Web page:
Lean Marketing Tips: Hyperlocal Marketing Channels Mike | March 26th, 2012
We write often about marketing strategies and tactics for small business and startups. These companies typically have limited budgets, thin resources, and strained capacity which combine to create a challenge for managers and owners: how to develop an effective marketing campaign using tactics that will work for their business.
The Lean Startup movement provides a wonderful template, and Ross wrote a great post in which he discussed how managers can use these principles in their own marketing campaigns. We have written about many tactics that have worked in our own marketing efforts, such as public relations, goal-setting, branding, etc.
Today I want to focus on tactics with a local flavor. A phrase we hear a great deal is “hyperlocal,” which Wikipedia defines as being “synonymous with the combined use of mobile applications and gps technology.” I would enlarge that scope beyond mobile applications and GPS, and explain hyperlocal marketing as a strategy for reaching a specific, targeted audience located in a very specific geographical location. In other words, hyperlocal is a way for marketers to deliver an effective marketing message to customers in a particular local community.
This is nothing new for marketers; a great example of hyperlocal marketing that has been with us for decades is the Yellow Pages. This still ubiquitous book of business listings, made of the cheapest paper stock available and found on shelves and in recycling bins everywhere, has historically been a great way for businesses to reach local customers – from “AAAA Auto Repair” all the way down to “ZZZZ Welding.” But the world of marketing has grown way more sophisticated, and in the age of GPS and QR codes, small business can leverage some sophisticated tactics to reach local audiences, build awareness neighborhood by neighborhood, and make the most of a limited marketing budget. Here are 5 ideas for hyperlocal marketing that you can consider for your own business:
1. Yellow pages.
If it still works and still fits your budget, why not experiment with this chestnut? For very small sums a business can target a very specific local audience (in many cases right down to the zip-code). If nothing else, using Yellow Page advertising guarantees that your business name is right there along with your competition’s and that you have an equally good chance of capturing the customer who is looking for you. Most of the Yellow Page publishers now include online listings along with the print version, which can also serve to enhance a business’s web presence and SEO efforts.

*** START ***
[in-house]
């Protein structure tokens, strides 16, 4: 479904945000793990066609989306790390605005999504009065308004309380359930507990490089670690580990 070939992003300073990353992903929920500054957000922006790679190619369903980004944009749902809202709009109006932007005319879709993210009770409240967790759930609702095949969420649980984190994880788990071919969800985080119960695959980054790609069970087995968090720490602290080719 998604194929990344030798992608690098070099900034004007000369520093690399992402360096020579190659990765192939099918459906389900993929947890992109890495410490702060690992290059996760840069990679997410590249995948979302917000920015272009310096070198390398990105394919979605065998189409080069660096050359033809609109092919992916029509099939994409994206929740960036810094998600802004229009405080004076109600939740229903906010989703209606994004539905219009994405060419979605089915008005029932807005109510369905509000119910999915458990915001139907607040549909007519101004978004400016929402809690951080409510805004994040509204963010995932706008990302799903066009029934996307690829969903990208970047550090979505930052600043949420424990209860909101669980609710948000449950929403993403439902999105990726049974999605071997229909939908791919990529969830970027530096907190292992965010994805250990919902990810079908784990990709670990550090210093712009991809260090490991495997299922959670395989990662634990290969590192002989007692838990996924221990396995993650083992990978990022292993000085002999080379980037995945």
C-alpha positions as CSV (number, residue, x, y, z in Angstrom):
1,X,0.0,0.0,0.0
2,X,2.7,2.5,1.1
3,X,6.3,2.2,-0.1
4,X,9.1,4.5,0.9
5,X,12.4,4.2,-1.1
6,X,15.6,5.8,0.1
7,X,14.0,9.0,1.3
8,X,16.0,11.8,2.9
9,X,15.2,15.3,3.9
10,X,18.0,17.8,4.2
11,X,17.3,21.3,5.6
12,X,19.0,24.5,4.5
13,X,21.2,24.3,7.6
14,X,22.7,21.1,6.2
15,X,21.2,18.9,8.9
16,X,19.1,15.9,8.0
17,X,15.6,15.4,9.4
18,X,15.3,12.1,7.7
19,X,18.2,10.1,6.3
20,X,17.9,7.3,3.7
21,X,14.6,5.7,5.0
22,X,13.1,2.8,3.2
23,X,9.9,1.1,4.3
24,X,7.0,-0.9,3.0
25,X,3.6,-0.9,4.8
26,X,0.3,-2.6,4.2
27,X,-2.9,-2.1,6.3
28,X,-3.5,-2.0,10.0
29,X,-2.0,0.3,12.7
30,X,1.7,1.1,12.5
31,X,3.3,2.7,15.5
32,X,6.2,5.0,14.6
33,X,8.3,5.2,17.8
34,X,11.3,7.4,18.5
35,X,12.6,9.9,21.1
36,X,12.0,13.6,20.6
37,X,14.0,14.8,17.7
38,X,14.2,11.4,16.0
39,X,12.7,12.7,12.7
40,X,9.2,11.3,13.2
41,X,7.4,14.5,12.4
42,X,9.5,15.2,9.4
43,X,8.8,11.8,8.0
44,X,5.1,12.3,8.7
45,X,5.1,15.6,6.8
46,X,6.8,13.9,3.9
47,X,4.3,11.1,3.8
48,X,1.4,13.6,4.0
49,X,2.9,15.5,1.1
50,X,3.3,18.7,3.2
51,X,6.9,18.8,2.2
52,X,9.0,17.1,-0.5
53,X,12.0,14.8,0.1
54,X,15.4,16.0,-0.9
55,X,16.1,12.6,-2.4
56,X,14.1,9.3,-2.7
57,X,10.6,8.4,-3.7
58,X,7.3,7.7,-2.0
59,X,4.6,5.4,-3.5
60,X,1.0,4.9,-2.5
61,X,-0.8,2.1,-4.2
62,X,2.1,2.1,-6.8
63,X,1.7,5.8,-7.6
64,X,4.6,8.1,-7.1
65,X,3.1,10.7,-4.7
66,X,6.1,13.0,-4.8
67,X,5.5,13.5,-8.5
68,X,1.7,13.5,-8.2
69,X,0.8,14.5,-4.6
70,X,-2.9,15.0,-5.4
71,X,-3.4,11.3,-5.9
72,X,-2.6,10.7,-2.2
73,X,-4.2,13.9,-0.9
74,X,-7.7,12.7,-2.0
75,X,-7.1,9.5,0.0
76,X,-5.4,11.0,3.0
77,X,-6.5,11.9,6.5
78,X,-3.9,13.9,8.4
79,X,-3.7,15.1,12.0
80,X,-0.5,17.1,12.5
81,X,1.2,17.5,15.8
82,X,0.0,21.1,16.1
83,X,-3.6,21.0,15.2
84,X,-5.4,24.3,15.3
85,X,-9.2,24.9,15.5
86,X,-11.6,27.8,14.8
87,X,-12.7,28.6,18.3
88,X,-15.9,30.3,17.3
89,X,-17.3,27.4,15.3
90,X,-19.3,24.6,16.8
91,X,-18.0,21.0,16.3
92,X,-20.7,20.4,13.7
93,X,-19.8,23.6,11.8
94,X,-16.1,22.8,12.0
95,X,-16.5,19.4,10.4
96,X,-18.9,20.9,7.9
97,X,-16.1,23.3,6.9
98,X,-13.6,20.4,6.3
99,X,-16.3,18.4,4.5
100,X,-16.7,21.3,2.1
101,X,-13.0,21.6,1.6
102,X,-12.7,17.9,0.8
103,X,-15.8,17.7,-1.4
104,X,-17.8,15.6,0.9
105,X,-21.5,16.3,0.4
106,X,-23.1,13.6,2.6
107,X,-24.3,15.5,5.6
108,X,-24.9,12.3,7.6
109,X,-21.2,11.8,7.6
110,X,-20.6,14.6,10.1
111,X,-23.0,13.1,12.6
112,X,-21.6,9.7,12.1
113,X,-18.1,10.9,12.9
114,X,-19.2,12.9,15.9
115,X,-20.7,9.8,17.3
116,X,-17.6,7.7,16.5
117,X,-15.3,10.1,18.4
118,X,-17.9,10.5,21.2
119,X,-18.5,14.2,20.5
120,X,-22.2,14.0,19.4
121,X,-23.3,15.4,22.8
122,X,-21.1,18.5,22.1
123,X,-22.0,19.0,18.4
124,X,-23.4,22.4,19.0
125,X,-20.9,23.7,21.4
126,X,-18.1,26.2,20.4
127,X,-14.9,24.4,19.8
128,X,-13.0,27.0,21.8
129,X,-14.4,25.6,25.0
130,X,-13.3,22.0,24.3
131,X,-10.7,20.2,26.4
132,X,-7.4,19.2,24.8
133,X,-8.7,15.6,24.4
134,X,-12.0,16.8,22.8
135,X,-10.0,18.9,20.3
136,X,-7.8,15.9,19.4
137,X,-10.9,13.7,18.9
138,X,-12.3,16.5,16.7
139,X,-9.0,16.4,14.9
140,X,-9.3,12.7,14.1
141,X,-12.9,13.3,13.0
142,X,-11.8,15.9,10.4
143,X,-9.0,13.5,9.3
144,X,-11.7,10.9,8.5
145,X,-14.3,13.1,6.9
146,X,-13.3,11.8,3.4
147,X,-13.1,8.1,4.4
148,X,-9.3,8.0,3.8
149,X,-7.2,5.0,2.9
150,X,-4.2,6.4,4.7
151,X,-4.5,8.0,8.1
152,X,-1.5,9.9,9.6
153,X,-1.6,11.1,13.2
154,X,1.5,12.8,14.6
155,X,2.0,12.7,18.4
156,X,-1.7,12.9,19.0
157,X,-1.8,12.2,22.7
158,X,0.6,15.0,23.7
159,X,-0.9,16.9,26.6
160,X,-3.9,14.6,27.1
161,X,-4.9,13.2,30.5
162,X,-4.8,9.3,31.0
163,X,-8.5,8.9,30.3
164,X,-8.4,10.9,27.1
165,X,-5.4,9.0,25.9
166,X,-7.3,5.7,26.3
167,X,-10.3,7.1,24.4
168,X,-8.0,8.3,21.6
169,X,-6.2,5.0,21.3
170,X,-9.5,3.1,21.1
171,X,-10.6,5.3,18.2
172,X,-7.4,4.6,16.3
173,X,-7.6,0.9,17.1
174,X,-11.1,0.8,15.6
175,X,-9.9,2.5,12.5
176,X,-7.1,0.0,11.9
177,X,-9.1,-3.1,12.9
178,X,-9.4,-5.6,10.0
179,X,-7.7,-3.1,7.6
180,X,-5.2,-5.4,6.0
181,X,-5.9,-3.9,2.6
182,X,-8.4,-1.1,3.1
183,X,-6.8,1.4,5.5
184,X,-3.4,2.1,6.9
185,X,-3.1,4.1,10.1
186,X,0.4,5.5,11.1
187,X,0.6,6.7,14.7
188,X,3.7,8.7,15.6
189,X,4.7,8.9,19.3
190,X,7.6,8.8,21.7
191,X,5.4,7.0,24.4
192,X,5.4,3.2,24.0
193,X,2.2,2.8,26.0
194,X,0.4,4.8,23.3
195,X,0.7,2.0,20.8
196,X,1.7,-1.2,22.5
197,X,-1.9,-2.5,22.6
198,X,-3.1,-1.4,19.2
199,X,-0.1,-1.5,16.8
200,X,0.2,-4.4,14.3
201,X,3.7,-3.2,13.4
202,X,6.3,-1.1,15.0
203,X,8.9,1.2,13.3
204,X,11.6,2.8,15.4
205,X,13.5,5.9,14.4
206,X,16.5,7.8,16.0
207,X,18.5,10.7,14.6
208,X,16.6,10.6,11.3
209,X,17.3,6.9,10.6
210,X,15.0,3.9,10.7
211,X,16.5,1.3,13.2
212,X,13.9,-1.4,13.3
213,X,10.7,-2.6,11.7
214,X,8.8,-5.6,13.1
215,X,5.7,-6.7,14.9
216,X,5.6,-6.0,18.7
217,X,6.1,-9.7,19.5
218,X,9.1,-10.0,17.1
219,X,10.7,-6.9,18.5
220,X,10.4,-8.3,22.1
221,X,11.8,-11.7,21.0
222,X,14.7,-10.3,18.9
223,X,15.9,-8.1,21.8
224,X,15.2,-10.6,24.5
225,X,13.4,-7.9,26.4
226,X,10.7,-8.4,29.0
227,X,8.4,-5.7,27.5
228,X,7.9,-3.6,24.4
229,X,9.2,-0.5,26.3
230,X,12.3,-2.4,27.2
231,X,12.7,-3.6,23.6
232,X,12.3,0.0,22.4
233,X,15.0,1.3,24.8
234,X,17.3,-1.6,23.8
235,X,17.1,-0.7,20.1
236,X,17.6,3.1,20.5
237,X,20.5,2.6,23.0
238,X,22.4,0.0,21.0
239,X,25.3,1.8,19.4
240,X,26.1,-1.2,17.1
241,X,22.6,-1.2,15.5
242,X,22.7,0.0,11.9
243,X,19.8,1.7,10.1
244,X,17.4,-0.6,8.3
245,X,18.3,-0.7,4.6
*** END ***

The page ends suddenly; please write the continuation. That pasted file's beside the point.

2. Daily deals.
Groupon, Living Social, Woot, and the like are available in virtually every city in the US and many more cities overseas. For lots of businesses, particularly brick and mortar, these services offer a way to reach a very large audience of potential customers and pay only for those that actually show up to buy. The downside is that many of the folks who actually buy these deals are fickle and may never return once they have used their coupon with you. The upside is that this tactic can be a great way to build your customer base and to get your brand in front of millions of potential customers at a relatively modest cost.
Alright, here’s where that mobile and GPS thing comes in. Applications such as Foursquare, Yelp, and Urbanspoon allow businesses to build awareness and reputation online. I don’t know abut you, but when I travel Yelp is a go-to app for me; I need a good place for breakfast near my hotel and I log in and do a quick search. Restaurants near my location pop up complete with photos and reviews and before I know it, there I am sipping coffee and eating eggs with bacon. Yum yum yum and huge value delivered to that restaurant and to me the customer. Foursquare does that but also allows businesses to offer their own coupons and discounts available to anyone who stops by and checks in. Bacon and eggs taste even better when they come with a nice discount, no? In addition, social media platforms such as Facebook and Google+ allow local targeting of online ads. For the marketer, the cost of these tactics is small and the ability to track ROMI in real-time is powerful.
4. Outdoor and print.
QR code marketing has brought outdoor advertising into the 21st century by tying together the ancient art of cave painting with the modern art of website metrics. Customers love having the ability to learn more about a company or a product or a house for sale simply by pointing their smart phone at a sign or a poster and learning more right there on the spot. Marketers get the reach they crave via outdoor advertising on billboards, bus kiosks, and telephone pole handbills and at the same time get the ability to track analyze real data and real sales. Print ads in magazines as well as door hangers and mail stuffers can also include QR codes and marketers add transparent value to these time-tested tactics.
5. Direct mail.
For 14.5¢ businesses can use the Every Door Direct Mail service to reach out directly to potential customers via the United States Post Office and target these customers right down to specific mailing routes. Marketers can search for zip codes in their city (or nationally) that match the demographics they are working to reach; and with targeted mailing routes you can send direct mailings in batches as small as a few dozen or as large as 5,000! The USPS has a great demo tool which allows you to play with targeting zip codes, routes and customer types and that gives you a real time cost and will estimator. Fun!
Photo: Howard Lake